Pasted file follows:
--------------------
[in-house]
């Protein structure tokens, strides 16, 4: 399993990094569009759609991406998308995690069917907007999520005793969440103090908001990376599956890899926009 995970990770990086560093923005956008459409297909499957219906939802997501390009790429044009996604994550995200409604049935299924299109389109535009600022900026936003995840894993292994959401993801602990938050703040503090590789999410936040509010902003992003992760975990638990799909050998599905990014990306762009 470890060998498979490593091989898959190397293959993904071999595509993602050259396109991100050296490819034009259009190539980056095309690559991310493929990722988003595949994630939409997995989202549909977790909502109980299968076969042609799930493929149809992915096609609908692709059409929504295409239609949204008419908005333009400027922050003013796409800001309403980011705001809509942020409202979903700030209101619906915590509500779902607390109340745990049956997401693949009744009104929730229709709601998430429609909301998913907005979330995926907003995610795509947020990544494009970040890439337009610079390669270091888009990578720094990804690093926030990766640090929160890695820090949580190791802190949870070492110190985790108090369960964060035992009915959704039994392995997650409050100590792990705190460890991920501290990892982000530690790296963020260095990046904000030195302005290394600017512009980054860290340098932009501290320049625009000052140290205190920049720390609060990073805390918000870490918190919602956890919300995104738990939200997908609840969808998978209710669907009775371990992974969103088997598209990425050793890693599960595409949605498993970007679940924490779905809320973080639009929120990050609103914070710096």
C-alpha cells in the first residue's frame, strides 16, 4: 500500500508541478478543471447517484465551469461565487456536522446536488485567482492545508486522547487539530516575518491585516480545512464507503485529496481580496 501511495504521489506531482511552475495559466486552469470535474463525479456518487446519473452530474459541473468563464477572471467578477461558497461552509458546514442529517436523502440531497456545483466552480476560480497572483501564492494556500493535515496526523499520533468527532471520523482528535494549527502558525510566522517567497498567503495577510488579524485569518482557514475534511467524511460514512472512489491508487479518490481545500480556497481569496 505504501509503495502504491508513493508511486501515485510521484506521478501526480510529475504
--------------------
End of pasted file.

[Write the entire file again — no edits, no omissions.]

[in-house]
């Protein structure tokens, strides 16, 4: 399993990094569009759609991406998308995690069917907007999520005793969440103090908001990376599956890899926009 995970990770990086560093923005956008459409297909499957219906939802997501390009790429044009996604994550995200409604049935299924299109389109535009600022900026936003995840894993292994959401993801602990938050703040503090590789999410936040509010902003992003992760975990638990799909050998599905990014990306762009 470890060998498979490593091989898959190397293959993904071999595509993602050259396109991100050296490819034009259009190539980056095309690559991310493929990722988003595949994630939409997995989202549909977790909502109980299968076969042609799930493929149809992915096609609908692709059409929504295409239609949204008419908005333009400027922050003013796409800001309403980011705001809509942020409202979903700030209101619906915590509500779902607390109340745990049956997401693949009744009104929730229709709601998430429609909301998913907005979330995926907003995610795509947020990544494009970040890439337009610079390669270091888009990578720094990804690093926030990766640090929160890695820090949580190791802190949870070492110190985790108090369960964060035992009915959704039994392995997650409050100590792990705190460890991920501290990892982000530690790296963020260095990046904000030195302005290394600017512009980054860290340098932009501290320049625009000052140290205190920049720390609060990073805390918000870490918190919602956890919300995104738990939200997908609840969808998978209710669907009775371990992974969103088997598209990425050793890693599960595409949605498993970007679940924490779905809320973080639009929120990050609103914070710096």
C-alpha cells in the first residue's frame, strides 16, 4: 500500500508541478478543471447517484465551469461565487456536522446536488485567482492545508486522547487539530516575518491585516480545512464507503485529496481580496 501511495504521489506531482511552475495559466486552469470535474463525479456518487446519473452530474459541473468563464477572471467578477461558497461552509458546514442529517436523502440531497456545483466552480476560480497572483501564492494556500493535515496526523499520533468527532471520523482528535494549527502558525510566522517567497498567503495577510488579524485569518482557514475534511467524511460514512472512489491508487479518490481545500480556497481569496 505504501509503495502504491508513493508511486501515485510521484506521478501526480510529475504